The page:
TRAINING WITHIN INDUSTRY
Training Within Industry is a leadership development program designed specifically for front-line leaders operating within industrial setting. Its tried-and-true approach has a long history of success.
The Training Within Industry Service (TWI) was established in 1940 to help with the increased production needed to support the Allied Forces during World War II. The three programs, known as the “J” programs, had a major positive impact on manufacturing output in the U.S. during the war.
In its short 5-year existence, TWI was implemented in over 600 companies who, on average, experienced a 60% improvement in productivity. The “J” programs are:
Each “J” focuses on the relationship between supervisors (anyone who directs the actions of others) and employees. After the war the programs began to wind down in the U.S. It was recognized that Japan need support in rebuilding their industrial infrastructure. The programs developed by the TWI Service were deployed to help them accomplish the goal.
After the war, TWI faded from use in the U.S., but during the past ten years or so, organizations are rediscovering TWI as a foundation for creating operational excellence and transforming their culture. KPC likes to think we’ve played a small part in TWI’s resurgence. We have helped many of our clients take their operational excellence to the next level by introducing TWI into their organizations using our dynamic program of hands-on learning and practice. For many organizations, the results are:
A safer and more productive workplace
Higher levels of cooperation and positive employee relations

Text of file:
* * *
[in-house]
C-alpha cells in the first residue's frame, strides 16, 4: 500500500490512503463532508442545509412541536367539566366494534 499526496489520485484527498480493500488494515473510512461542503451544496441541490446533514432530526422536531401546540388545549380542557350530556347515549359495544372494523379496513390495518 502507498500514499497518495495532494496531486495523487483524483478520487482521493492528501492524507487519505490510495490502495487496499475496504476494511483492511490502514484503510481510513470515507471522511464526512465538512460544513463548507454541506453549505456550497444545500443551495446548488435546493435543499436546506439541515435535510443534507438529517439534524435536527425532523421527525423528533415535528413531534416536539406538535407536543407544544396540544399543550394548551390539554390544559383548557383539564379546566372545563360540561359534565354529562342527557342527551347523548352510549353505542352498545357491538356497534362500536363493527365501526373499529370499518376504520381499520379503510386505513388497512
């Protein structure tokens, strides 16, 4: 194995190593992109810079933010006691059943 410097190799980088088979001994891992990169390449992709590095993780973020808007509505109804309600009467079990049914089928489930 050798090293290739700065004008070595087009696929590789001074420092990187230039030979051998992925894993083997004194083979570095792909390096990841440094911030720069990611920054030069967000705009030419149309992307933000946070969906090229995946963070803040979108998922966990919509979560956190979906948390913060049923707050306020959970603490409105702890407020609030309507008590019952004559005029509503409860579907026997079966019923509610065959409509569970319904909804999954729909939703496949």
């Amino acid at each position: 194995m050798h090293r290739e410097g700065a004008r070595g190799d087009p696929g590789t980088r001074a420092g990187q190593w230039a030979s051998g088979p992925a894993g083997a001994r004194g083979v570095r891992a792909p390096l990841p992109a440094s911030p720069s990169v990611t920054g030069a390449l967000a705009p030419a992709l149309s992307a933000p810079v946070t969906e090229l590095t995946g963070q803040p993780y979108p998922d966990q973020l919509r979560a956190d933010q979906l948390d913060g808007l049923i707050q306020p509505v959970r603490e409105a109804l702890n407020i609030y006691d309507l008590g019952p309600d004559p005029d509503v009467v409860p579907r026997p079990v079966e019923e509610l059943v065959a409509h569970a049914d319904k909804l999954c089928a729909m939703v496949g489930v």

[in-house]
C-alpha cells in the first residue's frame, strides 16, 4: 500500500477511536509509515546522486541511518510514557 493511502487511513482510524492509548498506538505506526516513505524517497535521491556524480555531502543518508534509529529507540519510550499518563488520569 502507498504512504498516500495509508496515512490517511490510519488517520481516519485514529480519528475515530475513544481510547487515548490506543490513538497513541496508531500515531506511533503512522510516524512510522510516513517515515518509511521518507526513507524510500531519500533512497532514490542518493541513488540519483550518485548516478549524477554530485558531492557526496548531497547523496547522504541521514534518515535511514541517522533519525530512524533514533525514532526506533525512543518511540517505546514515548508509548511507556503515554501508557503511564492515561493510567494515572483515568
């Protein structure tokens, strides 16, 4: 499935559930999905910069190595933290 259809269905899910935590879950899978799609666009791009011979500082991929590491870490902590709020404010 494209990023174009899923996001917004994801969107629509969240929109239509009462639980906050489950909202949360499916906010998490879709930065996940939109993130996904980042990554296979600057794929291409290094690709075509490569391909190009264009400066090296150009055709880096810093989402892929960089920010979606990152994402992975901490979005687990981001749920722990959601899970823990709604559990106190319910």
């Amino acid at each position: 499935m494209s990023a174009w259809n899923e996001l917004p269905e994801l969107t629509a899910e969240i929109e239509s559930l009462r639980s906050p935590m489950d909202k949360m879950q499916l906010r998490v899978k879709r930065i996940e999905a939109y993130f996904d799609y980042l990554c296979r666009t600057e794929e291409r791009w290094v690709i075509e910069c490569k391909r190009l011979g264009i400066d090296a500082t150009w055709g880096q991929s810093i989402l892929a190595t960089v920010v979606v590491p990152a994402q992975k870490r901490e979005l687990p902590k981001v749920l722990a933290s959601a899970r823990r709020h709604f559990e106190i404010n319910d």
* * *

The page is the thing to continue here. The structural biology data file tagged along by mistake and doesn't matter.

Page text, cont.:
Reduced process variation through standardized training
Reduction in job learning curves
Effective problem solving at the shop floor level
We often see organizations implementing TWI in a piecemeal fashion; implementing only one or two of the J programs (Job Instruction is the most popular). This is due to a misunderstanding of the underlying intent of TWI. TWI is a system and the J programs are designed to reinforce each other. It is the intersection and interaction of the J programs that ultimately ensure the success of TWI. Adding to the misunderstanding is the fact that TWI was a 'wartime' intervention and due to that sense of urgency many of the soft skills required in the present day workplace were not addressed.
At KPC we recognized both the power of TWI as a system of cultural change and the need to enhance the original system with the people skill competencies needed to be effective in today's workplace. Our holistic approach to TWI implementation ensures sustainable results.
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What does it [TWI] have to do with modern manufacturing techniques? The answer is everything. For those who have heard of lean manufacturing, Japanese management methods, and kaizen, TWI may well be the ground zero of these modern manufacturing philosophies that have developed into the most promising methods in industry today."
‘The Roots of Lean’, Jim Huntzinger